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Ford Family Scholarship covers up to 90 percent of student's unmet college need

PATRICK EVANS - Four of the five Woodburn Ford Scholars are (from left) Angie Garcia, Daisy Tapia, Miguel Legaria, and Juan RiveraFive Woodburn High School seniors received Ford Family Foundation scholarships this year. Ford scholarships award 90 percent of unmet need, up to $25,000 per year.

Woodburn students Flor Campos, Angelica Garcia, Miguel Legaria, Juan Rivera and Daisy Tapia became the newest Woodburn Ford winners. WHS now has 26 Ford winners, including Miguel Legaria's older sister Melissa Legaria, who is currently at Willamette University.

The Independent sat down with Garcia, Legaria, Rivera and Tapia to hear about their college plans; Campos was unfortunately unavailable.

Daisy Tapia, Academy of International Studies

Tapia was overjoyed when she found out she had won a Ford Scholarship and ran to tell her parents after reading the first line of the letter.

"Oh my god, I was so happy," Tapia said. "I went to the mailbox, and I read the letter, the first word was like congratulations! I ran back to my house and told my parents, and they were super happy too."

Tapia will attend Linfield College in McMinnville. She is still undecided about a major, but said she is interested in engineering, business and communication.

Tapia became interested in engineering by taking International Baccalaureate math and science classes.

"I really like math, and I like to work with numbers," she said.

In her sophomore year Tapia started a Spanish language radio show with Radio Movimiento informing parents about school programs and bringing in guests from the district.

Tapia wants to study abroad, and travel to Chile. After graduating she hopes to return to Woodburn and give back to the community.

Juan Rivera, Wellness, Business and Sports School

Rivera found out about the scholarship when he got home after school. His sister had already opened the letter and was waiting for him.

"When I saw it said congratulations, right then and there I kind of like, threw the paper down and may have cursed, I was really excited. It felt almost like a dream," Rivera said.

Rivera will be attending University of Oregon, and is interested in business administration. He was first interested in UO as a freshman because of their football team, and later learned that the university is also the top business school in the state. Rivera has played on the Woodburn football team and he said he might like to mix business and his passion for sports by studying sports marketing.

Rivera said he is interested in studying abroad.

" I think it would be really cool to go to Germany, I think there or France," he said.

Angelica Garcia, Woodburn Academy of Art, Science and Technology

Garcia had a lot riding on her hope for the Ford Scholarship.

"It was a determining factor in whether or not I would go to the school I wanted to," she said.

Her first impression? "Grateful. It's going to do a lot for me," Garcia said.

Garcia wants to double major in philosophy and either history or political science at the University of Portland. She said she wants to be an attorney and work as an advocate for people who are underrepresented.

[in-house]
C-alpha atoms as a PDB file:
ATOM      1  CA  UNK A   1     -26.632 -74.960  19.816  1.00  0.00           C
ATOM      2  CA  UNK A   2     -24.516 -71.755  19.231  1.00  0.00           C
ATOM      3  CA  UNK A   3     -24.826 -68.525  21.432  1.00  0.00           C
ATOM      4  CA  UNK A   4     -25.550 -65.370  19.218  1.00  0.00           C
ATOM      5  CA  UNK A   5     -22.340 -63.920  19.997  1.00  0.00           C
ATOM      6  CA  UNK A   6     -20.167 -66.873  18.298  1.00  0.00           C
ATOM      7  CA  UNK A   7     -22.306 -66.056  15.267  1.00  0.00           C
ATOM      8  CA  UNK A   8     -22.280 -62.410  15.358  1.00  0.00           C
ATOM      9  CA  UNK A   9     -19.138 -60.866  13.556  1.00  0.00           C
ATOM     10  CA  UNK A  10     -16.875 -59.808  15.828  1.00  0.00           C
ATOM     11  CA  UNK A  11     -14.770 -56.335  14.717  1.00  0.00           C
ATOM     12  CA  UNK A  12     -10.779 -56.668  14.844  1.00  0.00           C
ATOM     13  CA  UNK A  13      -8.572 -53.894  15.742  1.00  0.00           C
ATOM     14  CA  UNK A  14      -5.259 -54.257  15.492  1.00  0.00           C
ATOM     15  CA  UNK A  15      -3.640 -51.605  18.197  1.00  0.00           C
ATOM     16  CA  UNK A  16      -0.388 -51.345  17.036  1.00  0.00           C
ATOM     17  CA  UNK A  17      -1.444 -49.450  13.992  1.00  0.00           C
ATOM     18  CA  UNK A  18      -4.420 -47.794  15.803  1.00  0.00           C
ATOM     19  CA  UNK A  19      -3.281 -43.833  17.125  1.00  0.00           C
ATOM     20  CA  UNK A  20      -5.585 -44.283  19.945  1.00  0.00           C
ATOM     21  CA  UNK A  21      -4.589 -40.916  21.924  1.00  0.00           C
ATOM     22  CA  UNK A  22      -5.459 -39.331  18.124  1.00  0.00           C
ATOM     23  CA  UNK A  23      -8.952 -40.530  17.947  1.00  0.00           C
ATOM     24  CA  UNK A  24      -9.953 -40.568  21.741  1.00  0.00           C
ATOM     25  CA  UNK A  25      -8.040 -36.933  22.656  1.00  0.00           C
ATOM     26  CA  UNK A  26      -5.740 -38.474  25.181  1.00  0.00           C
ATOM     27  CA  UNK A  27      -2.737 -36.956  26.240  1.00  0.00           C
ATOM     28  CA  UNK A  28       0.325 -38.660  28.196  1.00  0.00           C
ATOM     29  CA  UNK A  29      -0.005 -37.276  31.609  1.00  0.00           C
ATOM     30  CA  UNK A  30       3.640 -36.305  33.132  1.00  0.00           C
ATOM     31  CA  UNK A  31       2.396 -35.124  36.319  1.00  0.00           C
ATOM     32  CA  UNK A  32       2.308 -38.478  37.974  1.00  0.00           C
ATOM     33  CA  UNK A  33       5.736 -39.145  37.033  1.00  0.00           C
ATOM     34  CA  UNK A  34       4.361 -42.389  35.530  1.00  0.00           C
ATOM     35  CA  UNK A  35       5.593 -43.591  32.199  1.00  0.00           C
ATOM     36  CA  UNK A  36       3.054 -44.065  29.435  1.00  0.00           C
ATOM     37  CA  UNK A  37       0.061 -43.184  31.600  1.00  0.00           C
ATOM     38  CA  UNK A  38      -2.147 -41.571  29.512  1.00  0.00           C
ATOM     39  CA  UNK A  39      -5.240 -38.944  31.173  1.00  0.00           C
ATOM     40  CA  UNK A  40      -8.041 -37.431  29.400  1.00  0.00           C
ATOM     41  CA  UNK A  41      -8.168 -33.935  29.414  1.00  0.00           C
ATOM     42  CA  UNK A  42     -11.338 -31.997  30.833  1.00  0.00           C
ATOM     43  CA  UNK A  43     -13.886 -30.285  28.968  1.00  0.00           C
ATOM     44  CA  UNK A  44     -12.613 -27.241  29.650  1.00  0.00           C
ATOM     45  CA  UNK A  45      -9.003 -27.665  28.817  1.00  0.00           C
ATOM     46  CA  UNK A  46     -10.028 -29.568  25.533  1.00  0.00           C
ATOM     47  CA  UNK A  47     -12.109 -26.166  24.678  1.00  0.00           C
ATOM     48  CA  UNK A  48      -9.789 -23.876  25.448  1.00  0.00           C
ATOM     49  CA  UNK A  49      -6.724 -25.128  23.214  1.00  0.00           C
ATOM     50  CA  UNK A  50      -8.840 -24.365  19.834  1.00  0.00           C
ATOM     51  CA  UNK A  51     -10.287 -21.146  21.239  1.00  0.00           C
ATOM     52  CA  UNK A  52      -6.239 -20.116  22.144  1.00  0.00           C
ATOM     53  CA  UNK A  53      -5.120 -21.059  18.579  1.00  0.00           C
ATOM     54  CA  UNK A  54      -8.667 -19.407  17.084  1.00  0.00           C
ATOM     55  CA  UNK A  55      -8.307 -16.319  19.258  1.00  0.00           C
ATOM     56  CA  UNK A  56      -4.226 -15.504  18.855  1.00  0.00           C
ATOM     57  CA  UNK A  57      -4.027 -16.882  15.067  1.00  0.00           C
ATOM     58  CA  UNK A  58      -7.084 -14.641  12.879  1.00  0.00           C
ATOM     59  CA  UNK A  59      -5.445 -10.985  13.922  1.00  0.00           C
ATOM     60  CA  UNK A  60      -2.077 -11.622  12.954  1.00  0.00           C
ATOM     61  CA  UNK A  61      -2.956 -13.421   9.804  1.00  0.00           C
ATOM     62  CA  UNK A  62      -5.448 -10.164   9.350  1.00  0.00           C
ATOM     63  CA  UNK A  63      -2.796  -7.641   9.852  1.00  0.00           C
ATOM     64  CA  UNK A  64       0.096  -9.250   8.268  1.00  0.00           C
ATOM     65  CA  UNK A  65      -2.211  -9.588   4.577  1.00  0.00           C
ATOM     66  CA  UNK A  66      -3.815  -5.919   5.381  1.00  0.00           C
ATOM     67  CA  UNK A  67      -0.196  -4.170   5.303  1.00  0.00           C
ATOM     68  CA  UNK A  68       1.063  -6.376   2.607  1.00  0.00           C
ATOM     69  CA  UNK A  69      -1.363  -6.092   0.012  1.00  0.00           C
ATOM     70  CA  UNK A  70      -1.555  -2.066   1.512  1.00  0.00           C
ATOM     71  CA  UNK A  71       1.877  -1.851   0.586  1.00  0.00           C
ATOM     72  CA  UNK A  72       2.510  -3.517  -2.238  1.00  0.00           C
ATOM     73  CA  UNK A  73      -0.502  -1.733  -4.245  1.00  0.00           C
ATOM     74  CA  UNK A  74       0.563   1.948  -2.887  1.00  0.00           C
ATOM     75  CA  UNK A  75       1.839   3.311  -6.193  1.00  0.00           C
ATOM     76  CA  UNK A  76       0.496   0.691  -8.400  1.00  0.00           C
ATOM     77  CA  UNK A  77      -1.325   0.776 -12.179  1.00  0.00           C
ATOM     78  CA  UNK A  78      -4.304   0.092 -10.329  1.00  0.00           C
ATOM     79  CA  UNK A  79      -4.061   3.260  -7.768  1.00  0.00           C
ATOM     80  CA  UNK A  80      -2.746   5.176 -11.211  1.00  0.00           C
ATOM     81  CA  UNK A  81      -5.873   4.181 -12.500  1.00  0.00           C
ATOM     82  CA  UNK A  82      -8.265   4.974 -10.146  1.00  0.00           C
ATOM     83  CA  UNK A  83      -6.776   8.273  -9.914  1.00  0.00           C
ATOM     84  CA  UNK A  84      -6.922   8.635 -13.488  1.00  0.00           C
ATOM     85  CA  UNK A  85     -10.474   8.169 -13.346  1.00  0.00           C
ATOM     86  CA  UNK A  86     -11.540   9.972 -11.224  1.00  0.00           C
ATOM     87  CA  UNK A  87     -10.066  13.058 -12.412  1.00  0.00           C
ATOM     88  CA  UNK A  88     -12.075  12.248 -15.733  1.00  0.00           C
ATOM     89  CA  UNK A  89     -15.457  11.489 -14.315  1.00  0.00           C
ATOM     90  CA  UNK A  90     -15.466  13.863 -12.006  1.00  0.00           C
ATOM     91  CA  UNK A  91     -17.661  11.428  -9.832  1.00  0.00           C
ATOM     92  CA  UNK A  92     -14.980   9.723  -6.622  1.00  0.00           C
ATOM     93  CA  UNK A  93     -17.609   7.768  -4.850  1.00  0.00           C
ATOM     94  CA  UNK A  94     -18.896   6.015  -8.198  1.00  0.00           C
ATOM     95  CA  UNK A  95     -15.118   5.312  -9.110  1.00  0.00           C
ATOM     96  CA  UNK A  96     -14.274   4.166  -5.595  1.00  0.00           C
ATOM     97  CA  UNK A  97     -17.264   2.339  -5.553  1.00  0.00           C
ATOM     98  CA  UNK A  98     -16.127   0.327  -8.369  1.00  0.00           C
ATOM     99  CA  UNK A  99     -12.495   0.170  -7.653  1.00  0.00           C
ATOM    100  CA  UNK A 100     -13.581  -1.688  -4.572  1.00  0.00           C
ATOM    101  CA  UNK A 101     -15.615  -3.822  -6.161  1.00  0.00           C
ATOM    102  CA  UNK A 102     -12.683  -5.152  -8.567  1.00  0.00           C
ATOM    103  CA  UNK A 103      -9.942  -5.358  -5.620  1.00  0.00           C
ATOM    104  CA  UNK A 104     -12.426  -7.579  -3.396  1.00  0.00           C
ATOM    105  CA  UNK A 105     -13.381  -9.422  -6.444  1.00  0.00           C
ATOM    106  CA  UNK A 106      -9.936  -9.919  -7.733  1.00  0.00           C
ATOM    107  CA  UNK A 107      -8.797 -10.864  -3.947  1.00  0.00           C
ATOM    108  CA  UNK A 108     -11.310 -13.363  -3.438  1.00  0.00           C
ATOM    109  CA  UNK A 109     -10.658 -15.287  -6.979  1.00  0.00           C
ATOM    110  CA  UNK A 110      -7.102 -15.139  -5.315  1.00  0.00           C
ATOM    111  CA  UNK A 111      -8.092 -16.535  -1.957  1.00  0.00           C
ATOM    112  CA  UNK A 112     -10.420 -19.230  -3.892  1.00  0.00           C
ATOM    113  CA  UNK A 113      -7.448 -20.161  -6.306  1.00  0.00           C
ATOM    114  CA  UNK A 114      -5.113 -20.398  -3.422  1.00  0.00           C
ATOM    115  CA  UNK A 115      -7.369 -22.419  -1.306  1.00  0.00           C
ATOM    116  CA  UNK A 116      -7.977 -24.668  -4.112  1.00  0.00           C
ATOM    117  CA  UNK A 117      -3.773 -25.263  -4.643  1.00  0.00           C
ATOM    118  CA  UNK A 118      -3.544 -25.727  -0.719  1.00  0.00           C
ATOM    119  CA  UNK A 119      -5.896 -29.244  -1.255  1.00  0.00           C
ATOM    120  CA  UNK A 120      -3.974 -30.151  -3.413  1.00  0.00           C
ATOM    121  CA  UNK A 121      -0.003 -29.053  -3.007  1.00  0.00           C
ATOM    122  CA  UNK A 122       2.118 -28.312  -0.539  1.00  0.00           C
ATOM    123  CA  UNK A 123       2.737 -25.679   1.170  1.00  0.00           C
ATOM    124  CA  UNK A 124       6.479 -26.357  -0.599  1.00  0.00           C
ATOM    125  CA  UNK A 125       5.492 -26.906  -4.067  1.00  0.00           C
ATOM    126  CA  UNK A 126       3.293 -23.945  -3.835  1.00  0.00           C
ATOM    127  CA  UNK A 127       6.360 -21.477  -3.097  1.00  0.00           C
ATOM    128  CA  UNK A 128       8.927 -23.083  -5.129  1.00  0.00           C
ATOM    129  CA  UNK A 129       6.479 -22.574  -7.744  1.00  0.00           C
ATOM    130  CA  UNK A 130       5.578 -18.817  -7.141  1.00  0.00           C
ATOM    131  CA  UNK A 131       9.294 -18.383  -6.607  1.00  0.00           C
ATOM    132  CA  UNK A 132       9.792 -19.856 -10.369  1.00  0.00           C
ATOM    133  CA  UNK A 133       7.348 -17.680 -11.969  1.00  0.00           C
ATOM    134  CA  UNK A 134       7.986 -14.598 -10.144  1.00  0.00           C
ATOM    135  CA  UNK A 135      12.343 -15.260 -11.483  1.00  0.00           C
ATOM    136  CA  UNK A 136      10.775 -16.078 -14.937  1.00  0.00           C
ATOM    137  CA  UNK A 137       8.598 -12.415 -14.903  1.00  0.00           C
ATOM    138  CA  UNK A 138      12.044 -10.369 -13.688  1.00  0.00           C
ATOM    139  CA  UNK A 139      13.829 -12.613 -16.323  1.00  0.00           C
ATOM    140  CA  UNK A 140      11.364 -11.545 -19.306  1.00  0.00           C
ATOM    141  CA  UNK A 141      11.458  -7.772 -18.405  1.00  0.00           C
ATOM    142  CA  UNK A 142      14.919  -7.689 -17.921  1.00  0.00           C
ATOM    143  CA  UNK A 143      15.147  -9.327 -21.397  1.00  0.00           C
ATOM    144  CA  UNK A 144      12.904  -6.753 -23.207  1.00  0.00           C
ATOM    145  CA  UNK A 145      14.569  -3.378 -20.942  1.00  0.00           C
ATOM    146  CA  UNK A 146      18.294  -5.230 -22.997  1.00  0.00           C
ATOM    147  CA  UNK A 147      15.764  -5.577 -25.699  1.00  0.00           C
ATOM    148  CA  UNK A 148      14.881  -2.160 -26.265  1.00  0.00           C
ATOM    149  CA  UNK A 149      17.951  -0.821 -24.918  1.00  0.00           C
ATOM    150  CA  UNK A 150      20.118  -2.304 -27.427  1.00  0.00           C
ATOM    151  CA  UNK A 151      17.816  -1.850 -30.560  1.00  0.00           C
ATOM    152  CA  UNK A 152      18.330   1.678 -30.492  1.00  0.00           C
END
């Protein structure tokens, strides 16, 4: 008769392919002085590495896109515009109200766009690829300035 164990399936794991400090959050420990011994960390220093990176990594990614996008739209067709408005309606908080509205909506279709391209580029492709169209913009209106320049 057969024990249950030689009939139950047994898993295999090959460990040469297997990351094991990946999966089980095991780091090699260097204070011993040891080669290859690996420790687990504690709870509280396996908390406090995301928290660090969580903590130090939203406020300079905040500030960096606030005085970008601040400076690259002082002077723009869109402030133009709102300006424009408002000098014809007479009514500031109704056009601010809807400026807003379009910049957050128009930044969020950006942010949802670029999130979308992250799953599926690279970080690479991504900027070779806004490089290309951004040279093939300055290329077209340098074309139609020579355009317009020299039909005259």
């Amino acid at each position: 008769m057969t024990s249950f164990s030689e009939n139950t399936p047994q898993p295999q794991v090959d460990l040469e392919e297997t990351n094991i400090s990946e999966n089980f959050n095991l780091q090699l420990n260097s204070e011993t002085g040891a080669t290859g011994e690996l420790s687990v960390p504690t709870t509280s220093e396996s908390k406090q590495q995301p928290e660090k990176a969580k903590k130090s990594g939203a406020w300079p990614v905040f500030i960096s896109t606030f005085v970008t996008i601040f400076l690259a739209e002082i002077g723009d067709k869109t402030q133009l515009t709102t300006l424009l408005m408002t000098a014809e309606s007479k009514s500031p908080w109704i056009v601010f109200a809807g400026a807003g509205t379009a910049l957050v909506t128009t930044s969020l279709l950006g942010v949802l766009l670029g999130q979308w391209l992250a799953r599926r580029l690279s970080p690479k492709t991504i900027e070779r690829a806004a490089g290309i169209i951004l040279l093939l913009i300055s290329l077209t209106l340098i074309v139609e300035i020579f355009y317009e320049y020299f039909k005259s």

"My whole life growing up in Woodburn where there are a lot of minorities (inspired me)," Garcia said.

She wants to educate people about the options they have for empowerment and improving their situations.

"I want to make that accessible, I want to help people," Garcia said.

Garcia is a member of Woodburn's jazz band and plans to audition for UP's jazz ensemble and play tenor sax or clarinet.

"Even though I'm not going to major in anything music related, I've played for so long that I can't imagine not doing it," Garcia said.

Miguel Legaria, WeBSS

Legaria was almost too scared to open the envelope when his Ford letter arrived.

"I was lost for emotions, I was tempted to open it, but I was really scared because this is the first scholarship that I would have won," Legaria said.

"I opened it late at night in my room, the only thing I really remember is like a sigh of relief," he continued.

Legaria is heading to Portland State to double major in biology and marketing. While at Woodburn he took part in the Cure internship program, studying the cancer-causing effects of radiation on genes in space with a researcher at Oregon Health & Science University.

Legaria also attended a business internship program at Portland State for a week and became intersted in marketing.

"We did marketing and made our own sales pitch. Getting into the mind of people and figuring out what they like, what they don't, that attracted me," he said.

Legaria also mixes and produces hip hop tracks. He would like to continue learning about music production and minor in music at PSU.

The Ford Scholars Program was created by Kenneth W. Ford, a founder of The Ford Family Foundation, to assist students who face significant financial barriers obtaining a college degree, according to The Ford Family Foundation. High school seniors qualify who plan to enroll full time in their state of residence, and award amount is calculated on cost of attendance minus other grants and scholarship.

Patrick Evans

Reporter

503-765-1195

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